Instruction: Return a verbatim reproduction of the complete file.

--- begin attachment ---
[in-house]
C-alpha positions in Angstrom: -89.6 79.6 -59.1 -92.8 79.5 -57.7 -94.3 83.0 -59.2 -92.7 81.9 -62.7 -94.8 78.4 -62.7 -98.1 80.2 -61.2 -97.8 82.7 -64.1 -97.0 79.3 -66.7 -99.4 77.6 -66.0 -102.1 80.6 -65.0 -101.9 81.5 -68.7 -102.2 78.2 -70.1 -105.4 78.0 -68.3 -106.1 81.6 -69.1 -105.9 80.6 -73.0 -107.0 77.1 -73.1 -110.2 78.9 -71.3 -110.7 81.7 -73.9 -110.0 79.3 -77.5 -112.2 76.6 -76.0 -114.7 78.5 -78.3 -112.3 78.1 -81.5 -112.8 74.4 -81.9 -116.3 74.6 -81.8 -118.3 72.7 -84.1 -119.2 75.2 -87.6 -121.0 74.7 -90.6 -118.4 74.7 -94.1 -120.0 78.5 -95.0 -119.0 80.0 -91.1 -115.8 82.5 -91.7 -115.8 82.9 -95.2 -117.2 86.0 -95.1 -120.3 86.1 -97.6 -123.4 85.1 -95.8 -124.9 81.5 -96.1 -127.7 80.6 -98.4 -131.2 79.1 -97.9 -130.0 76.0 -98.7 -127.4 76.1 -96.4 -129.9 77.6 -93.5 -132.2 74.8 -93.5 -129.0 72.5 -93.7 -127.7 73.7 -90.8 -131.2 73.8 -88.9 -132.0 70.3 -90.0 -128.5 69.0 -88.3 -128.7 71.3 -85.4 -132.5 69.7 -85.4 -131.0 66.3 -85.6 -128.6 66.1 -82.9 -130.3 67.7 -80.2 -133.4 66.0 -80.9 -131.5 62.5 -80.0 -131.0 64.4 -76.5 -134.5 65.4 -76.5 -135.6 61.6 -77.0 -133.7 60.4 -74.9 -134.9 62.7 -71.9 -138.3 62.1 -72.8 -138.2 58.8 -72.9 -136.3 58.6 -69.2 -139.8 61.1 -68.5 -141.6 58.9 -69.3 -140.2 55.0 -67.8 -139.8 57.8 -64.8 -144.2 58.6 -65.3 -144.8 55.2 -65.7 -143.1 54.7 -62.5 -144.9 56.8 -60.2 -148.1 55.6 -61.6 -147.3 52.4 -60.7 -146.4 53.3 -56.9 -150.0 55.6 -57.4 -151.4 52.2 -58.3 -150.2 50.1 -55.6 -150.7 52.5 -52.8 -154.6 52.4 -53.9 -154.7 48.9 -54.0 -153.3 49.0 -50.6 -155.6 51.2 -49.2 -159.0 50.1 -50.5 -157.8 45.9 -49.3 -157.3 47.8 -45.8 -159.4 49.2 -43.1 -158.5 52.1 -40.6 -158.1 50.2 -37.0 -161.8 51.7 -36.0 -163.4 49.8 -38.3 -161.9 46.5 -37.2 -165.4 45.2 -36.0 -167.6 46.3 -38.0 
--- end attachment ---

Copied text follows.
[in-house]
C-alpha positions in Angstrom: -89.6 79.6 -59.1 -92.8 79.5 -57.7 -94.3 83.0 -59.2 -92.7 81.9 -62.7 -94.8 78.4 -62.7 -98.1 80.2 -61.2 -97.8 82.7 -64.1 -97.0 79.3 -66.7 -99.4 77.6 -66.0 -102.1 80.6 -65.0 -101.9 81.5 -68.7 -102.2 78.2 -70.1 -105.4 78.0 -68.3 -106.1 81.6 -69.1 -105.9 80.6 -73.0 -107.0 77.1 -73.1 -110.2 78.9 -71.3 -110.7 81.7 -73.9 -110.0 79.3 -77.5 -112.2 76.6 -76.0 -114.7 78.5 -78.3 -112.3 78.1 -81.5 -112.8 74.4 -81.9 -116.3 74.6 -81.8 -118.3 72.7 -84.1 -119.2 75.2 -87.6 -121.0 74.7 -90.6 -118.4 74.7 -94.1 -120.0 78.5 -95.0 -119.0 80.0 -91.1 -115.8 82.5 -91.7 -115.8 82.9 -95.2 -117.2 86.0 -95.1 -120.3 86.1 -97.6 -123.4 85.1 -95.8 -124.9 81.5 -96.1 -127.7 80.6 -98.4 -131.2 79.1 -97.9 -130.0 76.0 -98.7 -127.4 76.1 -96.4 -129.9 77.6 -93.5 -132.2 74.8 -93.5 -129.0 72.5 -93.7 -127.7 73.7 -90.8 -131.2 73.8 -88.9 -132.0 70.3 -90.0 -128.5 69.0 -88.3 -128.7 71.3 -85.4 -132.5 69.7 -85.4 -131.0 66.3 -85.6 -128.6 66.1 -82.9 -130.3 67.7 -80.2 -133.4 66.0 -80.9 -131.5 62.5 -80.0 -131.0 64.4 -76.5 -134.5 65.4 -76.5 -135.6 61.6 -77.0 -133.7 60.4 -74.9 -134.9 62.7 -71.9 -138.3 62.1 -72.8 -138.2 58.8 -72.9 -136.3 58.6 -69.2 -139.8 61.1 -68.5 -141.6 58.9 -69.3 -140.2 55.0 -67.8 -139.8 57.8 -64.8 -144.2 58.6 -65.3 -144.8 55.2 -65.7 -143.1 54.7 -62.5 -144.9 56.8 -60.2 -148.1 55.6 -61.6 -147.3 52.4 -60.7 -146.4 53.3 -56.9 -150.0 55.6 -57.4 -151.4 52.2 -58.3 -150.2 50.1 -55.6 -150.7 52.5 -52.8 -154.6 52.4 -53.9 -154.7 48.9 -54.0 -153.3 49.0 -50.6 -155.6 51.2 -49.2 -159.0 50.1 -50.5 -157.8 45.9 -49.3 -157.3 47.8 -45.8 -159.4 49.2 -43.1 -158.5 52.1 -40.6 -158.1 50.2 -37.0 -161.8 51.7 -36.0 -163.4 49.8 -38.3 -161.9 46.5 -37.2 -165.4 45.2 -36.0 -167.6 46.3 -38.0 